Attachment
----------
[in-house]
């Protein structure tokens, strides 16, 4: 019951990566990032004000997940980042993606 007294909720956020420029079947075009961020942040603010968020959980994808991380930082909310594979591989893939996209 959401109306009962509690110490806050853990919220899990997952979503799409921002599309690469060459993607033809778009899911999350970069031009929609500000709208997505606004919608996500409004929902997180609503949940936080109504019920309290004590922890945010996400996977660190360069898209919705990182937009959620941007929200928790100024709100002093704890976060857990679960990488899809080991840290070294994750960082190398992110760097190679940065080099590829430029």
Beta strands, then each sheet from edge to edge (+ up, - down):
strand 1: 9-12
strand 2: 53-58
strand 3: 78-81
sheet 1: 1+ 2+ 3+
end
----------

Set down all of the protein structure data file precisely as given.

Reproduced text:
[in-house]
């Protein structure tokens, strides 16, 4: 019951990566990032004000997940980042993606 007294909720956020420029079947075009961020942040603010968020959980994808991380930082909310594979591989893939996209 959401109306009962509690110490806050853990919220899990997952979503799409921002599309690469060459993607033809778009899911999350970069031009929609500000709208997505606004919608996500409004929902997180609503949940936080109504019920309290004590922890945010996400996977660190360069898209919705990182937009959620941007929200928790100024709100002093704890976060857990679960990488899809080991840290070294994750960082190398992110760097190679940065080099590829430029």
Beta strands, then each sheet from edge to edge (+ up, - down):
strand 1: 9-12
strand 2: 53-58
strand 3: 78-81
sheet 1: 1+ 2+ 3+
end